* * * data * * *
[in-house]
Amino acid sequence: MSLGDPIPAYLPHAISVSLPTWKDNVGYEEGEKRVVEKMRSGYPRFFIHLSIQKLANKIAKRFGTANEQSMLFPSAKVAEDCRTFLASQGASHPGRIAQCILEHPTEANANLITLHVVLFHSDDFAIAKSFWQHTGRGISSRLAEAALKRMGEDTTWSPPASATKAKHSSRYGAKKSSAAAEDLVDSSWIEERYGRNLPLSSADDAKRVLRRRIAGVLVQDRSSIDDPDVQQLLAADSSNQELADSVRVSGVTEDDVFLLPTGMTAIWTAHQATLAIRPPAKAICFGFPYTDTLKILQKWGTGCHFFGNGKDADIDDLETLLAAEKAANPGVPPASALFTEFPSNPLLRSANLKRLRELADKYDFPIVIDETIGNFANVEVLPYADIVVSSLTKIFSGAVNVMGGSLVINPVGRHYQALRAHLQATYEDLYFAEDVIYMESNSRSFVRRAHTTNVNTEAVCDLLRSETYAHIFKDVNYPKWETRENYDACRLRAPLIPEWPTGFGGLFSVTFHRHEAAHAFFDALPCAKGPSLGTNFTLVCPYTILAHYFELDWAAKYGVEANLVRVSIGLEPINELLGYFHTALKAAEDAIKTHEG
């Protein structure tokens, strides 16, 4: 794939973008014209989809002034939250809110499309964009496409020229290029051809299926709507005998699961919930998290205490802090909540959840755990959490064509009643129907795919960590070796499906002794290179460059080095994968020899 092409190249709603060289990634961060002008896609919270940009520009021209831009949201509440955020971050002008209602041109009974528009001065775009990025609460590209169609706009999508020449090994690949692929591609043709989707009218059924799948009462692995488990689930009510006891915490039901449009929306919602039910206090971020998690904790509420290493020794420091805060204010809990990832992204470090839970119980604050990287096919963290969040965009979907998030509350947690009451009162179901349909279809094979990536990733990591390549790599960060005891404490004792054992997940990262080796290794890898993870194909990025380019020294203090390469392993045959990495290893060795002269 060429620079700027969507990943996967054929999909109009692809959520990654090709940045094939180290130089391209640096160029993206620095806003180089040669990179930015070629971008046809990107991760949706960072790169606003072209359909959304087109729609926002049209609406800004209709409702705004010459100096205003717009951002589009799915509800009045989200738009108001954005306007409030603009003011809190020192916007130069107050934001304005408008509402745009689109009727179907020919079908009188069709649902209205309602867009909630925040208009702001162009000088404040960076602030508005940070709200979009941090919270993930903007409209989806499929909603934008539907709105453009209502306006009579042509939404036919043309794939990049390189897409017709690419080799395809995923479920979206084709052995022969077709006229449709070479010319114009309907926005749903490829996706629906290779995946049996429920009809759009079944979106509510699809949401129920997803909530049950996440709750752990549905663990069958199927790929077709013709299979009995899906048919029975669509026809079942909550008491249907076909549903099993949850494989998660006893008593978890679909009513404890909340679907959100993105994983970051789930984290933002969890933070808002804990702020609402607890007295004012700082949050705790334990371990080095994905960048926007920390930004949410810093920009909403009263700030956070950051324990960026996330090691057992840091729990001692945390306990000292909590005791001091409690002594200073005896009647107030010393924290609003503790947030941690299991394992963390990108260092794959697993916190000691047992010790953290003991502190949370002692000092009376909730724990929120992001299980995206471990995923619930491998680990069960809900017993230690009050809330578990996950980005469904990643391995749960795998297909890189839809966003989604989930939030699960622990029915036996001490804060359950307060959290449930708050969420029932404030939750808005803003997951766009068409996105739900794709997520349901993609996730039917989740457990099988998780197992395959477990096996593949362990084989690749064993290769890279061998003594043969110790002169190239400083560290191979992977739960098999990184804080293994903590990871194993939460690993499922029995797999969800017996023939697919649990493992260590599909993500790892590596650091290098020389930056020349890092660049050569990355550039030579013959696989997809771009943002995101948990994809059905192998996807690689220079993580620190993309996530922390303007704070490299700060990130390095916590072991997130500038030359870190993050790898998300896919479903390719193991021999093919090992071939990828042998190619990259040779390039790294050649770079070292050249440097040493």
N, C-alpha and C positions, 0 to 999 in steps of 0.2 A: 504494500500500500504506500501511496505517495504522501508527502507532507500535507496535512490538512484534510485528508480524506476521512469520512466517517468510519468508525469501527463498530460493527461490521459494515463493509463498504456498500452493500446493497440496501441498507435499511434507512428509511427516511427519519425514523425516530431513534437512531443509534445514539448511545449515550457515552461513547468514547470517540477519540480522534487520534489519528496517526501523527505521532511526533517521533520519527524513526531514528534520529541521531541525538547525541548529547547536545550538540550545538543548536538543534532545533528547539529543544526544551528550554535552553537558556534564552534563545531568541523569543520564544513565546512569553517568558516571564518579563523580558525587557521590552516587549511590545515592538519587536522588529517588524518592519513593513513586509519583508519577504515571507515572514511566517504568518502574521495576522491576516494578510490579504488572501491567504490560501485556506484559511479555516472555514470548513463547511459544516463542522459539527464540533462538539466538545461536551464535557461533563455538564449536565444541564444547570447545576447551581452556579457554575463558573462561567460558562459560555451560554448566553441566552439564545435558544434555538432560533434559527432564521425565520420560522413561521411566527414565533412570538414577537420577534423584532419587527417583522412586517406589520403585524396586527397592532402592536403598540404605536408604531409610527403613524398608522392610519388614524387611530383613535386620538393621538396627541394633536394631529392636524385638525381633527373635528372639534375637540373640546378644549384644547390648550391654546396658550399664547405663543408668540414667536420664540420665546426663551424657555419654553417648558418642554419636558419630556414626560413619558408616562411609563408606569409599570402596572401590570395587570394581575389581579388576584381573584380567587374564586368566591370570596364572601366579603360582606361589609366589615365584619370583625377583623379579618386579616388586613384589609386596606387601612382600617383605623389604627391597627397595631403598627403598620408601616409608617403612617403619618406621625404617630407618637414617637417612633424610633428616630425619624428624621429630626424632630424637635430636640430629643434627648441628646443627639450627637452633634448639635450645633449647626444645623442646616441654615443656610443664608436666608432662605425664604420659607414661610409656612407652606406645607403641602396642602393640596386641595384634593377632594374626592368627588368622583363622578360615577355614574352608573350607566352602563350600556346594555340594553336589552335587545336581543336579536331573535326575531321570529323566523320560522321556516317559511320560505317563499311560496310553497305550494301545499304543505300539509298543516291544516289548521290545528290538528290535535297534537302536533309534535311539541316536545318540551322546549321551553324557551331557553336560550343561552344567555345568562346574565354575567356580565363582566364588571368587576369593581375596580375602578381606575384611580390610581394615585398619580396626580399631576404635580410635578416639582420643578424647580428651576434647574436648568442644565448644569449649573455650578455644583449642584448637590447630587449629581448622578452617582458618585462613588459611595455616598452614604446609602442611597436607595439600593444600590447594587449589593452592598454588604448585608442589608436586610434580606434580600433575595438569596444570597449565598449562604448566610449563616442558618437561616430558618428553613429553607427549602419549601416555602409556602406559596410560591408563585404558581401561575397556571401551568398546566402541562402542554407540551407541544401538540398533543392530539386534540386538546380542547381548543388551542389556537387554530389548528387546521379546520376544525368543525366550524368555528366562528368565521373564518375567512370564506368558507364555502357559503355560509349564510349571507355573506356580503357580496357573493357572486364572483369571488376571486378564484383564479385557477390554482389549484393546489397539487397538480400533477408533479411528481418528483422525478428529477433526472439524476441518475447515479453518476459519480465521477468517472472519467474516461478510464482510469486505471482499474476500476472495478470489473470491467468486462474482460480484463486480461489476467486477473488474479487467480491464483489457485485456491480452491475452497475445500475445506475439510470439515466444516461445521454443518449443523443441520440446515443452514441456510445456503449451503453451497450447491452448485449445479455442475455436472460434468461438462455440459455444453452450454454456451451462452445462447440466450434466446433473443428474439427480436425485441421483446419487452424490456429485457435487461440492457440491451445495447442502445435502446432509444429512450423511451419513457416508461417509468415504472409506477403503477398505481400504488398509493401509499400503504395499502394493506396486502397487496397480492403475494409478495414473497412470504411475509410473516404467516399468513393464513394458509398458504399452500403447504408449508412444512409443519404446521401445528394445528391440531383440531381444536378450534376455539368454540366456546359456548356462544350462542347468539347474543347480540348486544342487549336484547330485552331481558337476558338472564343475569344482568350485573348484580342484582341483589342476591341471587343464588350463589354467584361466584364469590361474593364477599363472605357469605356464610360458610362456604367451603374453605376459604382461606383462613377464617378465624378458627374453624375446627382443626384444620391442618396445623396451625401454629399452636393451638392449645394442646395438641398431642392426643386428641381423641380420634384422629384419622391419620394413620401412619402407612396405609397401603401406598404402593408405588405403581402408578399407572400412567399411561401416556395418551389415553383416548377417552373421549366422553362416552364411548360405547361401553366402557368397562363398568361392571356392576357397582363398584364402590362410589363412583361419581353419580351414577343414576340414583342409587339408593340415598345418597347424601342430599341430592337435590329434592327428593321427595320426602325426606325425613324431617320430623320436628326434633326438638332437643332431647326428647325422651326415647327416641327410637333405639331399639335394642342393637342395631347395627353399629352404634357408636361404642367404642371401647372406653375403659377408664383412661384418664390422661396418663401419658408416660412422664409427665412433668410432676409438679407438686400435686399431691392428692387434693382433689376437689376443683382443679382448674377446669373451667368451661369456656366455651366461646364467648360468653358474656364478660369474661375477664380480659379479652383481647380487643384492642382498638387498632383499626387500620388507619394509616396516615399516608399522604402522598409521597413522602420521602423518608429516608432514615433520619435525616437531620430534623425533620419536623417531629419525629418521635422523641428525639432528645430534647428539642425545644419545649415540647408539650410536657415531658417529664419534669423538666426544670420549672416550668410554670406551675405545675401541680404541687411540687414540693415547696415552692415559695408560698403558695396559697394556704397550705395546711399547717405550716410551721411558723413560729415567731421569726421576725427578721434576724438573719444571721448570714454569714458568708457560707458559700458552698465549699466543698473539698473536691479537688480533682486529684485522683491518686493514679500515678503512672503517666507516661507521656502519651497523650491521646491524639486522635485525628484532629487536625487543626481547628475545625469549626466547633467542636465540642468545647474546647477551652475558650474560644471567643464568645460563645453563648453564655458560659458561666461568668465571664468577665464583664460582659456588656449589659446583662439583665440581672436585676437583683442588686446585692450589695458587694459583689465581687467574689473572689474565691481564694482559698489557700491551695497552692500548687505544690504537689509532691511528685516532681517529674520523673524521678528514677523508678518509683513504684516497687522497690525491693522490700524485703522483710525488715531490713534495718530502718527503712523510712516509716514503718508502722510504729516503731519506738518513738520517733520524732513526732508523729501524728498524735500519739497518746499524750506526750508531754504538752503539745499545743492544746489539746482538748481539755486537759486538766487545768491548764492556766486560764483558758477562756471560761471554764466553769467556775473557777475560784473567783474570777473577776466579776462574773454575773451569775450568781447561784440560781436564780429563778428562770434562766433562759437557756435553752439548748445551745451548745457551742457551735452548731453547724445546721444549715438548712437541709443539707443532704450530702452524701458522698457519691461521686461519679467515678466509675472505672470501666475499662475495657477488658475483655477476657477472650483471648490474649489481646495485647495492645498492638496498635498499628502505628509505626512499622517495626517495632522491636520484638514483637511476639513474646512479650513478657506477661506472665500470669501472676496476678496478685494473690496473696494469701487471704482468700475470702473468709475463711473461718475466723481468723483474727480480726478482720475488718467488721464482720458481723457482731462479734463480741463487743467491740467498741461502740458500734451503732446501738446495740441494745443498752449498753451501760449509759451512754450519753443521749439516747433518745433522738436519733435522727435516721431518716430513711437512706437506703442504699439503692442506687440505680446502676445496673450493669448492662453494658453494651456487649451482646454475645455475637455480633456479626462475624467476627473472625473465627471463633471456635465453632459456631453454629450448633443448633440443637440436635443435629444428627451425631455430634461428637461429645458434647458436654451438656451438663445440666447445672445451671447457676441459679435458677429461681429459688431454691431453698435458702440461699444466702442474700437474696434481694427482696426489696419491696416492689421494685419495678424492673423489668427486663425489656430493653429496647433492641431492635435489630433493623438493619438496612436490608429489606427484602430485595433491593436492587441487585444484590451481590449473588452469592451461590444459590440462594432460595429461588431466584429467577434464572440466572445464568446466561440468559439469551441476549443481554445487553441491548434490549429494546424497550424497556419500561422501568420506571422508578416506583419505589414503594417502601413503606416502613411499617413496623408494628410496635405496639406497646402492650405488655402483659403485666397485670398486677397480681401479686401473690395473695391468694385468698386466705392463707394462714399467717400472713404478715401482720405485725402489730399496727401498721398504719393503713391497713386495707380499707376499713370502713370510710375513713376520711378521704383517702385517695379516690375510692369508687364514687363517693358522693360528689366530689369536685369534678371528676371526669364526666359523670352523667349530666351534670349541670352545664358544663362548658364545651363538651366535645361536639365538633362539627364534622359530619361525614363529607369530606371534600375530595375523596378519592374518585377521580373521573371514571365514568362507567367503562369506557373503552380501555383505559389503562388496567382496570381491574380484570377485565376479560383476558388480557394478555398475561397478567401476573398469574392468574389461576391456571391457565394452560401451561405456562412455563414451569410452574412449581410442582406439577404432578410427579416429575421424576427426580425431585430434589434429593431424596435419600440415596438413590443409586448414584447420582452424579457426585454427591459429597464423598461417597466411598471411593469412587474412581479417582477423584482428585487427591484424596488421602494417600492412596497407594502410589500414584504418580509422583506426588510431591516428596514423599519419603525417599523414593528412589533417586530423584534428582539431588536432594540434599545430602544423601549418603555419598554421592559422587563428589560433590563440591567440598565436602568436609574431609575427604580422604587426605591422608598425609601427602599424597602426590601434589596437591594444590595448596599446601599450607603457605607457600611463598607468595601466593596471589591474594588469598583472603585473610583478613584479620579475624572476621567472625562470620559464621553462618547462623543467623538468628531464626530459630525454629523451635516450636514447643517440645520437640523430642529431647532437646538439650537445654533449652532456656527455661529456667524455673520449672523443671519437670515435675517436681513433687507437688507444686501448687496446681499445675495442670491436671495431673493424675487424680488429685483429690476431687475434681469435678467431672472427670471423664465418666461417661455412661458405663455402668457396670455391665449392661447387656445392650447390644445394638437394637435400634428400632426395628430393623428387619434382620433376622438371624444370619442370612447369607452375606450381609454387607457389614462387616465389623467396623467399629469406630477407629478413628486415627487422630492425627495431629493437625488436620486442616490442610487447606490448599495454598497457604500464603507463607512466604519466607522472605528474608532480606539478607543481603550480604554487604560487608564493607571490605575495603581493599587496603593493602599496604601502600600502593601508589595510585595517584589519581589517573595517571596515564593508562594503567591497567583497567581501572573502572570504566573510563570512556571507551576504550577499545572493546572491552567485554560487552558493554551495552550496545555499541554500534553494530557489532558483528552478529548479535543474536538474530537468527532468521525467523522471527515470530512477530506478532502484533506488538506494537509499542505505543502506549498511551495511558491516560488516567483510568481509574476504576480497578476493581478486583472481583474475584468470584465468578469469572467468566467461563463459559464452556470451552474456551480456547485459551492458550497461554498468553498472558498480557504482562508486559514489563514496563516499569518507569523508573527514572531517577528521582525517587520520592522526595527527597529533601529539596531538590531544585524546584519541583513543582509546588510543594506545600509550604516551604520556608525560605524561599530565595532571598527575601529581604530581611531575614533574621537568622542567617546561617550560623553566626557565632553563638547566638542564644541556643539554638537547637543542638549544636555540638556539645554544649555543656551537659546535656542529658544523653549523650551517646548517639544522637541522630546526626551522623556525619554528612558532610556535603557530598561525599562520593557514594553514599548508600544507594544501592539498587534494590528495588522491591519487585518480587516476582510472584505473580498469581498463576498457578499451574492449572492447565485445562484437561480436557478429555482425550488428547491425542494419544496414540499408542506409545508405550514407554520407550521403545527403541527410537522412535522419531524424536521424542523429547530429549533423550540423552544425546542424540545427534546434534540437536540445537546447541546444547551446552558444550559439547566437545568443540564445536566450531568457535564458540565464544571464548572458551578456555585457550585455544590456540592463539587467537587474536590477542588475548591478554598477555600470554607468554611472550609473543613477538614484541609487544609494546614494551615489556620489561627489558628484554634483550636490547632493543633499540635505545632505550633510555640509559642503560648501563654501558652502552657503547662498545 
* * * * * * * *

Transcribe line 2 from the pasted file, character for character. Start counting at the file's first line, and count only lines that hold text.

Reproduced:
Amino acid sequence: MSLGDPIPAYLPHAISVSLPTWKDNVGYEEGEKRVVEKMRSGYPRFFIHLSIQKLANKIAKRFGTANEQSMLFPSAKVAEDCRTFLASQGASHPGRIAQCILEHPTEANANLITLHVVLFHSDDFAIAKSFWQHTGRGISSRLAEAALKRMGEDTTWSPPASATKAKHSSRYGAKKSSAAAEDLVDSSWIEERYGRNLPLSSADDAKRVLRRRIAGVLVQDRSSIDDPDVQQLLAADSSNQELADSVRVSGVTEDDVFLLPTGMTAIWTAHQATLAIRPPAKAICFGFPYTDTLKILQKWGTGCHFFGNGKDADIDDLETLLAAEKAANPGVPPASALFTEFPSNPLLRSANLKRLRELADKYDFPIVIDETIGNFANVEVLPYADIVVSSLTKIFSGAVNVMGGSLVINPVGRHYQALRAHLQATYEDLYFAEDVIYMESNSRSFVRRAHTTNVNTEAVCDLLRSETYAHIFKDVNYPKWETRENYDACRLRAPLIPEWPTGFGGLFSVTFHRHEAAHAFFDALPCAKGPSLGTNFTLVCPYTILAHYFELDWAAKYGVEANLVRVSIGLEPINELLGYFHTALKAAEDAIKTHEG